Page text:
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After receiving information from the Mt. Rainier Scenic that confirmed the sand dome sheet metal height as being 17.5 inches, it was decided to determine how tall our smokestack needs to be to for the diamond to clear the top of the sand dome, and look good at the same time. After measuring the boiler, a full size-drawing was made on the floor, with pertinent information included. With the dome profile in place, a full-size cardboard diamond profile was placed on the floor, and moved up and down about a million times, while we hashed things over, and over. We even went and looked at the Shays to see how high the stacks were relative to the locomotive cab roofs. And the cardboard stack kept going up and down. To make a long story short, comparing Climax stacks to Shay stacks does not work! Why? Because the exhaust arrangements of Shay and Climax smokeboxes are entirely completely different! Shay exhaust nozzles are very low in the smokebox, with a series of tapered petticoat pipes that direct the exhaust plume as it expands prior to entering the very stubby smokestack tube. On the other hand, the twin exhaust nozzles of Climax locomotives are mounted very high in the smokebox, requiring very tall stacks to ensure that the expanding plume fills the entire inner tube to create the draft for the fire to intensely burn. If one examines photos in the Climax Locomotive book, all Climax stacks are very tall, be they straight, diamond, or Radley-Hunter. I would venture to say that the only way to get a short stacked Climax to steam would be to place a nuclear reactor in the firebox. With this in mind, we are going to make our stack intentionally too tall, bearing in mind that it can be shortened much more readily than extended.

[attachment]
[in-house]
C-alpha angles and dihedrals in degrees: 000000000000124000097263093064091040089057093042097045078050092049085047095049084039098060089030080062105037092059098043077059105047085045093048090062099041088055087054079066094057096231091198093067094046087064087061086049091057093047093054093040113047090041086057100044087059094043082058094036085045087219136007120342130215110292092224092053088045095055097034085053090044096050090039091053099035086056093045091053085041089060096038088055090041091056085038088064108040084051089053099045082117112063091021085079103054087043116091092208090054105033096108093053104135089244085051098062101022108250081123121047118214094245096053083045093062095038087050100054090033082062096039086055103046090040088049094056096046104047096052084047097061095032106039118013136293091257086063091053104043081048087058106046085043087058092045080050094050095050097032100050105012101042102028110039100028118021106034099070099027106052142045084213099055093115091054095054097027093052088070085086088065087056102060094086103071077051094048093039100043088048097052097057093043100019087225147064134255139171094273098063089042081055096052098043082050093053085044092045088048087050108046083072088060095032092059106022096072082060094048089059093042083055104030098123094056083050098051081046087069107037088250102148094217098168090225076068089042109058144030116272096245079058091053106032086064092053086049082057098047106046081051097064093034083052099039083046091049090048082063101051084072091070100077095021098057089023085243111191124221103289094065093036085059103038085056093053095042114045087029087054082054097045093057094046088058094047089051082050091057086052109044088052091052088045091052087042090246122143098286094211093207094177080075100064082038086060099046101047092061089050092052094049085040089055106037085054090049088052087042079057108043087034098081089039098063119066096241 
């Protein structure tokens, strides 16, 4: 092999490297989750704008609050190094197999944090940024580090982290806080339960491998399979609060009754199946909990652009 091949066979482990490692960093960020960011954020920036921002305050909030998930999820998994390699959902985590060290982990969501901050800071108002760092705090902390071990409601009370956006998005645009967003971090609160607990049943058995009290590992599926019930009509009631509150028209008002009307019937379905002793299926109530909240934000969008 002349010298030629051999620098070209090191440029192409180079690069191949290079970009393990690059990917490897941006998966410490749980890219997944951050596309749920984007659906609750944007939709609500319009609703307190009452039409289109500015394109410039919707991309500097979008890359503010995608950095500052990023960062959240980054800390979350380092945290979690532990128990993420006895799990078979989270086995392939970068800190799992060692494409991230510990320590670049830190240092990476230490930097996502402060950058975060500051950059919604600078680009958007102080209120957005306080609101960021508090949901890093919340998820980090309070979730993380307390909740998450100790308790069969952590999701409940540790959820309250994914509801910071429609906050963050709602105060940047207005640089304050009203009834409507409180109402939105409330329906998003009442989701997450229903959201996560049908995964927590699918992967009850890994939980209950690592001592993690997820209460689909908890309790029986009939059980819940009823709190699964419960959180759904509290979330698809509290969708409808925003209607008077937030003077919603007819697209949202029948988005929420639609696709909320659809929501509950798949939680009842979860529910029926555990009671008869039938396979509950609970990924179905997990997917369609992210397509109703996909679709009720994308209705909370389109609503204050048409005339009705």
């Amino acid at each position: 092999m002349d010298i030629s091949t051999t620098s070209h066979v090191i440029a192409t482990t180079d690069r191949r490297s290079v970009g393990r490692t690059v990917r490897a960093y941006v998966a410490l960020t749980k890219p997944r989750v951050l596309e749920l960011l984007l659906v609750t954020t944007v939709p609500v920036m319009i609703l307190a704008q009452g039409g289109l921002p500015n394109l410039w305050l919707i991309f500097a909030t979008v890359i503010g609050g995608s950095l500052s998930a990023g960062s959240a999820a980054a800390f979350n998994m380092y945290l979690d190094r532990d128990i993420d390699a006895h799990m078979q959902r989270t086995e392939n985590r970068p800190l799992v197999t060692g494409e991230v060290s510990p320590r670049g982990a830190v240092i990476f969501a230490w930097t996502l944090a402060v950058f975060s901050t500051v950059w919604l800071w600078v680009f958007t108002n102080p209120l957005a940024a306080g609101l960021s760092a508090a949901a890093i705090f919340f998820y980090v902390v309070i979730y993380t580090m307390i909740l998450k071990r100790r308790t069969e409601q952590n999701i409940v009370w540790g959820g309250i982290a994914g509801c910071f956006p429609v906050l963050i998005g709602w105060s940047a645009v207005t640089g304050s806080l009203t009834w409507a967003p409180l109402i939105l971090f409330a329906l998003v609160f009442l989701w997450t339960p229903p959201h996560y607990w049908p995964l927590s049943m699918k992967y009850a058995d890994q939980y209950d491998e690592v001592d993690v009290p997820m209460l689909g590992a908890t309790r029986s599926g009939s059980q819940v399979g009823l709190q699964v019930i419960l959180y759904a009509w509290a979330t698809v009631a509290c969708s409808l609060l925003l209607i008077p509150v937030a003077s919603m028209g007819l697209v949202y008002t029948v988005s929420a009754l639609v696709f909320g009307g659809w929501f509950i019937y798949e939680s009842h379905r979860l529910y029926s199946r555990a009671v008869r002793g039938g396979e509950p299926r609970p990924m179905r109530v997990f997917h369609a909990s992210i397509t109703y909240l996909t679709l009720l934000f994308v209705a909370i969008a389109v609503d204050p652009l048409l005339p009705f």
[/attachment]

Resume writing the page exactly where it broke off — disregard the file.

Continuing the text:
Photo by Rick Brigger
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